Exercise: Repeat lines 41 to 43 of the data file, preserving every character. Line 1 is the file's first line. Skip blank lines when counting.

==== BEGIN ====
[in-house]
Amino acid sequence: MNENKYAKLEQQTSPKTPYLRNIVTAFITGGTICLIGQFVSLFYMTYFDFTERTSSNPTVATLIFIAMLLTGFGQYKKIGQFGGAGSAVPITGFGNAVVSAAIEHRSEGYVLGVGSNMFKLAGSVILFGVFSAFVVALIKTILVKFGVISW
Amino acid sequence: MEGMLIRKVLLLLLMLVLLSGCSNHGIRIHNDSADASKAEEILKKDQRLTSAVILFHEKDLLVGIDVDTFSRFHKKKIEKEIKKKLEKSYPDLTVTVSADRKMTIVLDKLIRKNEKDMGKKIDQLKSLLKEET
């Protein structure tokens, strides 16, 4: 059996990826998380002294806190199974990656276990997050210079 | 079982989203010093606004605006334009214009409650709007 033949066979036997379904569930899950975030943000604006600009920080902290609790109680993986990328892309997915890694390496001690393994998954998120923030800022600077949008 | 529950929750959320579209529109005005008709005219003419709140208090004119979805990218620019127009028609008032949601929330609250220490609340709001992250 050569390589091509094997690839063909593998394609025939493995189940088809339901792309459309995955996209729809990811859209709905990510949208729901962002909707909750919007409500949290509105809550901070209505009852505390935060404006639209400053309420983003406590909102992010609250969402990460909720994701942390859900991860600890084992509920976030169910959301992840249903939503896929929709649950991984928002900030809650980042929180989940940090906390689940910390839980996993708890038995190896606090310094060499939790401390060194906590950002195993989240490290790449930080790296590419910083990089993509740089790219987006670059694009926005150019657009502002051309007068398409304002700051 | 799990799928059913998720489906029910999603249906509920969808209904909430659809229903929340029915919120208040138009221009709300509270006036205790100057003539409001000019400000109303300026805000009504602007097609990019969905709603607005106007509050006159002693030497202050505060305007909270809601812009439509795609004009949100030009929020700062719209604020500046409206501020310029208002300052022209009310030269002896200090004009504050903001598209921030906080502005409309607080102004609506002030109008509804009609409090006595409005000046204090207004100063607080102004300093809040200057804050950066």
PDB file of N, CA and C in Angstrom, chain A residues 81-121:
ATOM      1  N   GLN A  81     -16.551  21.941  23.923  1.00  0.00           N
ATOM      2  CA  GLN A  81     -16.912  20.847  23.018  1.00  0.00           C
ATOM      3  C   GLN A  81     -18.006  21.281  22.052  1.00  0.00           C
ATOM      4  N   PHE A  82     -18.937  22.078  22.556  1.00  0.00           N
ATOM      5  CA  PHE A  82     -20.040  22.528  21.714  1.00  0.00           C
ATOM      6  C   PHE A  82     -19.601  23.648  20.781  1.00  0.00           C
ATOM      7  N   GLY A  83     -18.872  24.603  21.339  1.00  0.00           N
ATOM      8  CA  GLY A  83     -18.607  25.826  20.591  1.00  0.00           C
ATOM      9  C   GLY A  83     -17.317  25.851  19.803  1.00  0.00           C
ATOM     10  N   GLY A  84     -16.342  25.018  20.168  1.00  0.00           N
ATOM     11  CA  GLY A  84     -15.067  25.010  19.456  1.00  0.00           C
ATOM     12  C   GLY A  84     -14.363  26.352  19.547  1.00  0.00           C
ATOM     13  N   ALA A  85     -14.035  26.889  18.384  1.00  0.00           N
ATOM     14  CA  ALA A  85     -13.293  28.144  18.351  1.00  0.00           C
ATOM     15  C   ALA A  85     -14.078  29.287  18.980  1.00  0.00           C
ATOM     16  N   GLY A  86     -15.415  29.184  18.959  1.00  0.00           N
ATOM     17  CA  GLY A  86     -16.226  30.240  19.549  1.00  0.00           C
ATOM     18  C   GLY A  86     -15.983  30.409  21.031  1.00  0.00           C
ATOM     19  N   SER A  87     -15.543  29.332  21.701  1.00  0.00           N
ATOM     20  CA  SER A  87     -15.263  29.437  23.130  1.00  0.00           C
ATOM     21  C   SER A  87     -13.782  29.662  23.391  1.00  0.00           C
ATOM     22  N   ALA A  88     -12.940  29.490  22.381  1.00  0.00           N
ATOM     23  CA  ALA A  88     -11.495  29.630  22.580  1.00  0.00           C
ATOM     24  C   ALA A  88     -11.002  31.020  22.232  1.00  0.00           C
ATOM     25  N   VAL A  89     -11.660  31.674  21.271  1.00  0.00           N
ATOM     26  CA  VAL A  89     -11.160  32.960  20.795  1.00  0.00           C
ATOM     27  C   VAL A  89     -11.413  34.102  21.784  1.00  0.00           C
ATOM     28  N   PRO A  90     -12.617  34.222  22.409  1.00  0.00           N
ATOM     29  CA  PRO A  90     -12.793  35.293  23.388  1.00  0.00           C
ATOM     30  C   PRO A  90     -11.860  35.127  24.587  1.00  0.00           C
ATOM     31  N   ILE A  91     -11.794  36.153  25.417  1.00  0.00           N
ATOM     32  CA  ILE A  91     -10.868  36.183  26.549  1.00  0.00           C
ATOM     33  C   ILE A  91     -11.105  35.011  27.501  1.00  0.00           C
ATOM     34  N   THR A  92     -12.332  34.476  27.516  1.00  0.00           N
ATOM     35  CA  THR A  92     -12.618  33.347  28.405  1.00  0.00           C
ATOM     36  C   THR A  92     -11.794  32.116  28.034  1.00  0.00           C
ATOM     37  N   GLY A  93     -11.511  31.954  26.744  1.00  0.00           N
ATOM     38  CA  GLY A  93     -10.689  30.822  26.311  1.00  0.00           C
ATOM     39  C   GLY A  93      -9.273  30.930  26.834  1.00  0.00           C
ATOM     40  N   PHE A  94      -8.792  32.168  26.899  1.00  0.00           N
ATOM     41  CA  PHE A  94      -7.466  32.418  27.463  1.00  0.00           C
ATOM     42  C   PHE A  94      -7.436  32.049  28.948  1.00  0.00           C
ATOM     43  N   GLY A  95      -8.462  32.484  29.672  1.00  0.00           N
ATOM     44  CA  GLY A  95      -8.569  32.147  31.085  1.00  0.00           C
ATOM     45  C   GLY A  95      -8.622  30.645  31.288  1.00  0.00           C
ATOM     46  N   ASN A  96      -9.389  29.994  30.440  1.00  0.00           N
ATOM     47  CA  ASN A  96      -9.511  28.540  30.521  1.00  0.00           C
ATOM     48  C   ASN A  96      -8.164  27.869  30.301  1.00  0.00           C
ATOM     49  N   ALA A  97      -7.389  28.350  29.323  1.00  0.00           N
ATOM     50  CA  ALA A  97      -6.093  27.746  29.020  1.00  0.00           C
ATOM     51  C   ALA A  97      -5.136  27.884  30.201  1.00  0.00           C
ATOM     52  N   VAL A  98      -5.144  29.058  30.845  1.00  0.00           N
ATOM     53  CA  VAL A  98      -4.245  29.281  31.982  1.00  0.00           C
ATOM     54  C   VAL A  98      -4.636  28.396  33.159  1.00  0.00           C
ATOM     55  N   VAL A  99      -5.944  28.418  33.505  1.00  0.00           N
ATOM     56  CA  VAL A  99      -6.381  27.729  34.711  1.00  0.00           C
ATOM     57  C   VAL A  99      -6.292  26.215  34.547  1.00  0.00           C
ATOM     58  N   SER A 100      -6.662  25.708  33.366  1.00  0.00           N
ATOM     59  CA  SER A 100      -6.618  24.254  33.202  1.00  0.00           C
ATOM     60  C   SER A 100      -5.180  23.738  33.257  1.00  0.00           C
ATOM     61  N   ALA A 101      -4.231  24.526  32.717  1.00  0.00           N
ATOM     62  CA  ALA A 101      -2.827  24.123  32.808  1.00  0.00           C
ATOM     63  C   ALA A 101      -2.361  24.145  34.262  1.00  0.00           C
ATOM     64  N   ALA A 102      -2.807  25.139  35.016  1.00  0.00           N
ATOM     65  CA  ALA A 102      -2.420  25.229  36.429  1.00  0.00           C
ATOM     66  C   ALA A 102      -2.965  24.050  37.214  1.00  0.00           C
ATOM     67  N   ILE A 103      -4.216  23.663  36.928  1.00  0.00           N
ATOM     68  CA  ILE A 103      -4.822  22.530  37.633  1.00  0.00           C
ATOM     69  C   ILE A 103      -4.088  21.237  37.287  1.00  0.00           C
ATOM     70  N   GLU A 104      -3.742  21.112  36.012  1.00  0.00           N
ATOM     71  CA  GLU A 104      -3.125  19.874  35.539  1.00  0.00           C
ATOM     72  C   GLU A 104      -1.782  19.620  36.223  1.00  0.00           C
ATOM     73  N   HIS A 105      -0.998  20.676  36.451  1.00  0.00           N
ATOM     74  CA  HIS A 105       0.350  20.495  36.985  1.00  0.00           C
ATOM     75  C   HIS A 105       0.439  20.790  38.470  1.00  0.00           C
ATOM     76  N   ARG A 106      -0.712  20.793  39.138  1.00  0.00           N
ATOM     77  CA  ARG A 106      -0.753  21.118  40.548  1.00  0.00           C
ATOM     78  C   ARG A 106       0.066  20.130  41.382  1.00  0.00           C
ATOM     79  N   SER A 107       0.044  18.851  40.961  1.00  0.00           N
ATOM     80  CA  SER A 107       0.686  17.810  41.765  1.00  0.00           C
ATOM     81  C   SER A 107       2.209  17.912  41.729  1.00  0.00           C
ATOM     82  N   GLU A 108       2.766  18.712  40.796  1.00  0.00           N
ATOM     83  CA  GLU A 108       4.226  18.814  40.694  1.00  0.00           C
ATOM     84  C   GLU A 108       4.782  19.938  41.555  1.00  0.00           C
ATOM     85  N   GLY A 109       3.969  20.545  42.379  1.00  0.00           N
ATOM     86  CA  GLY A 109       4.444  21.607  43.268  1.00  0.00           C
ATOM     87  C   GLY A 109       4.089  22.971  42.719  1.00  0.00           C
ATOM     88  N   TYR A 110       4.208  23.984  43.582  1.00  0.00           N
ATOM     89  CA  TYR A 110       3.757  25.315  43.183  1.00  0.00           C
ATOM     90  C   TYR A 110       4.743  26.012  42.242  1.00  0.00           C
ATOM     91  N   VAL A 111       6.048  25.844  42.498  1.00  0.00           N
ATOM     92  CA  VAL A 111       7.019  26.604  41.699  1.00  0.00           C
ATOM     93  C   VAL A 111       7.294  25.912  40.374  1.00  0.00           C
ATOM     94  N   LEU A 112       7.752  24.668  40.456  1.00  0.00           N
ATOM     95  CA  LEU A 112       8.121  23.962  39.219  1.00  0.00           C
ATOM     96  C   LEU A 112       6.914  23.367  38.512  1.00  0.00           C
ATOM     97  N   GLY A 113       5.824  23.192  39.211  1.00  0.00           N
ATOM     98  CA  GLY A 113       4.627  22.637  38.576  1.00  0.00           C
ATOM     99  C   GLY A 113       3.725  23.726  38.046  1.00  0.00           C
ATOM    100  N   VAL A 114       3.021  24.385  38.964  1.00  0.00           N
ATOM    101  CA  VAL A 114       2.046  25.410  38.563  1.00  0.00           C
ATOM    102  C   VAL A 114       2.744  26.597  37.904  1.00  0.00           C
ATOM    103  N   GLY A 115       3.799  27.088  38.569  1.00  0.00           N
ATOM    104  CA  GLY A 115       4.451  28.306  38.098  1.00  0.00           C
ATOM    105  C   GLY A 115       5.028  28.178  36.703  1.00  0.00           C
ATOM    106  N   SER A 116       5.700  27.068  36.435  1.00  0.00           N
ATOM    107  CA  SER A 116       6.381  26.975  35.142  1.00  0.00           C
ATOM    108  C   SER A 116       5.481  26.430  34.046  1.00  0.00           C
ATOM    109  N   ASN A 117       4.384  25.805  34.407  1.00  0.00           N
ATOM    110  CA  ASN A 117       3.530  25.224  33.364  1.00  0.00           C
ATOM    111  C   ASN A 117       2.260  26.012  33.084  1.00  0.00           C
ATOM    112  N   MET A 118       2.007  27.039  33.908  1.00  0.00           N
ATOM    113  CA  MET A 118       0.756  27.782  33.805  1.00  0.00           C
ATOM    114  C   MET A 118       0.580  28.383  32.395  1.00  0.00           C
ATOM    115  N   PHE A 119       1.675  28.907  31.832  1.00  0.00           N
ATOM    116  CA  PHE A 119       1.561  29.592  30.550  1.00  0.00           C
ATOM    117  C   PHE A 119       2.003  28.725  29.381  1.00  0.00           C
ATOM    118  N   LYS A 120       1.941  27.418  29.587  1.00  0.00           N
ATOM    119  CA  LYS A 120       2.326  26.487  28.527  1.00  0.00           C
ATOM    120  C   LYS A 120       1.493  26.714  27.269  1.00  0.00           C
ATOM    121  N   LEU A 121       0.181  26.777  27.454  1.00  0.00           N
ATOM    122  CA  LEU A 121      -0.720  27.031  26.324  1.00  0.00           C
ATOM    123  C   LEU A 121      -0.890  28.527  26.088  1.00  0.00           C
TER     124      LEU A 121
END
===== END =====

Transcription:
ATOM     36  C   THR A  92     -11.794  32.116  28.034  1.00  0.00           C
ATOM     37  N   GLY A  93     -11.511  31.954  26.744  1.00  0.00           N
ATOM     38  CA  GLY A  93     -10.689  30.822  26.311  1.00  0.00           C